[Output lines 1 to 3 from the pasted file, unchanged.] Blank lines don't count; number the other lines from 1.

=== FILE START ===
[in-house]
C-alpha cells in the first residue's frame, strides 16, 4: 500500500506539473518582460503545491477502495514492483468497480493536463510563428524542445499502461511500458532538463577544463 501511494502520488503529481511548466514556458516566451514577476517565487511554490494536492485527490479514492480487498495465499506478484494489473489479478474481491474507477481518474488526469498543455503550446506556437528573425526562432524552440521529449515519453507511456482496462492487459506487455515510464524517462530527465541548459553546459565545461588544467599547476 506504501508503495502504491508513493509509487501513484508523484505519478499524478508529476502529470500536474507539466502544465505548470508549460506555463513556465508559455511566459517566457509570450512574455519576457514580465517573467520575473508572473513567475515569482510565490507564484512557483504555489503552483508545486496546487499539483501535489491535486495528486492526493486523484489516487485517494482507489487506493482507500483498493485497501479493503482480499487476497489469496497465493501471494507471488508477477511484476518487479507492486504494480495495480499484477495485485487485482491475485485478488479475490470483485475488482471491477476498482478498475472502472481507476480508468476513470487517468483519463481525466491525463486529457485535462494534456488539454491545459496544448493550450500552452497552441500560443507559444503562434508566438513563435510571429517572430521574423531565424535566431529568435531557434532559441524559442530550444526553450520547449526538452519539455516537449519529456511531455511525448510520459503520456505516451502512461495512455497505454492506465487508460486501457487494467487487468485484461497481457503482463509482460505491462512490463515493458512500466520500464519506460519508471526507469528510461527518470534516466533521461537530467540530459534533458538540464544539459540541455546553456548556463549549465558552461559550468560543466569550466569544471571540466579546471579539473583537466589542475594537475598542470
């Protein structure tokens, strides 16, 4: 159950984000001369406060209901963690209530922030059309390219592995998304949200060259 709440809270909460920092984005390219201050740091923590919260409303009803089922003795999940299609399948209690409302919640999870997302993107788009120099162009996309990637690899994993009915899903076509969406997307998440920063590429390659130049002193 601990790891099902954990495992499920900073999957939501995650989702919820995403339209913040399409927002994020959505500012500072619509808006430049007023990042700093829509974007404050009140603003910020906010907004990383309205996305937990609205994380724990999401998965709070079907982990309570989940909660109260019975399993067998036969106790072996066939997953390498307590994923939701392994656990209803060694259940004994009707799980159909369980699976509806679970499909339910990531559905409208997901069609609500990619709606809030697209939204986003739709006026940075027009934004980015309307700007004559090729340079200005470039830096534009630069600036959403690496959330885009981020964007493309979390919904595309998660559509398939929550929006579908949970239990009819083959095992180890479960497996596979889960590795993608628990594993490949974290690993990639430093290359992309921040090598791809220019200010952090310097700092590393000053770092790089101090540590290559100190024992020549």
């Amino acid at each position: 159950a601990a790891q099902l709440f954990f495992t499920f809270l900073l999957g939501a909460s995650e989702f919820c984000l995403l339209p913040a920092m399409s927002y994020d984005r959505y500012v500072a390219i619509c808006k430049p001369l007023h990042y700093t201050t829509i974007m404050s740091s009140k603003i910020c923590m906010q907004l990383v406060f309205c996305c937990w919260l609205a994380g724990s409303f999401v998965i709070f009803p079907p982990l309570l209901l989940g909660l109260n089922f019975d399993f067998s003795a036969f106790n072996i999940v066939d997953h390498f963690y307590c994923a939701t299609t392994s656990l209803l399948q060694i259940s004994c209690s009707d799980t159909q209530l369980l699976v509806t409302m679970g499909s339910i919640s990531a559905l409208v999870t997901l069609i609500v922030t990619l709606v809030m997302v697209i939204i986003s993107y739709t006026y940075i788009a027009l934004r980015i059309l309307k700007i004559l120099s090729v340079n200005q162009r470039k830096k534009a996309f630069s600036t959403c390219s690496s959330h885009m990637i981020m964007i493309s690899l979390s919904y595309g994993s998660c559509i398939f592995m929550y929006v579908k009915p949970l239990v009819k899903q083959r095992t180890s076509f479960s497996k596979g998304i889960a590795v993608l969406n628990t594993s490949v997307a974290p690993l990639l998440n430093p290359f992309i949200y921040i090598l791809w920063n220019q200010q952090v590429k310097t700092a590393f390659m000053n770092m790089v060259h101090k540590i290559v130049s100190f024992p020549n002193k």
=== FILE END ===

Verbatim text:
[in-house]
C-alpha cells in the first residue's frame, strides 16, 4: 500500500506539473518582460503545491477502495514492483468497480493536463510563428524542445499502461511500458532538463577544463 501511494502520488503529481511548466514556458516566451514577476517565487511554490494536492485527490479514492480487498495465499506478484494489473489479478474481491474507477481518474488526469498543455503550446506556437528573425526562432524552440521529449515519453507511456482496462492487459506487455515510464524517462530527465541548459553546459565545461588544467599547476 506504501508503495502504491508513493509509487501513484508523484505519478499524478508529476502529470500536474507539466502544465505548470508549460506555463513556465508559455511566459517566457509570450512574455519576457514580465517573467520575473508572473513567475515569482510565490507564484512557483504555489503552483508545486496546487499539483501535489491535486495528486492526493486523484489516487485517494482507489487506493482507500483498493485497501479493503482480499487476497489469496497465493501471494507471488508477477511484476518487479507492486504494480495495480499484477495485485487485482491475485485478488479475490470483485475488482471491477476498482478498475472502472481507476480508468476513470487517468483519463481525466491525463486529457485535462494534456488539454491545459496544448493550450500552452497552441500560443507559444503562434508566438513563435510571429517572430521574423531565424535566431529568435531557434532559441524559442530550444526553450520547449526538452519539455516537449519529456511531455511525448510520459503520456505516451502512461495512455497505454492506465487508460486501457487494467487487468485484461497481457503482463509482460505491462512490463515493458512500466520500464519506460519508471526507469528510461527518470534516466533521461537530467540530459534533458538540464544539459540541455546553456548556463549549465558552461559550468560543466569550466569544471571540466579546471579539473583537466589542475594537475598542470
């Protein structure tokens, strides 16, 4: 159950984000001369406060209901963690209530922030059309390219592995998304949200060259 709440809270909460920092984005390219201050740091923590919260409303009803089922003795999940299609399948209690409302919640999870997302993107788009120099162009996309990637690899994993009915899903076509969406997307998440920063590429390659130049002193 601990790891099902954990495992499920900073999957939501995650989702919820995403339209913040399409927002994020959505500012500072619509808006430049007023990042700093829509974007404050009140603003910020906010907004990383309205996305937990609205994380724990999401998965709070079907982990309570989940909660109260019975399993067998036969106790072996066939997953390498307590994923939701392994656990209803060694259940004994009707799980159909369980699976509806679970499909339910990531559905409208997901069609609500990619709606809030697209939204986003739709006026940075027009934004980015309307700007004559090729340079200005470039830096534009630069600036959403690496959330885009981020964007493309979390919904595309998660559509398939929550929006579908949970239990009819083959095992180890479960497996596979889960590795993608628990594993490949974290690993990639430093290359992309921040090598791809220019200010952090310097700092590393000053770092790089101090540590290559100190024992020549």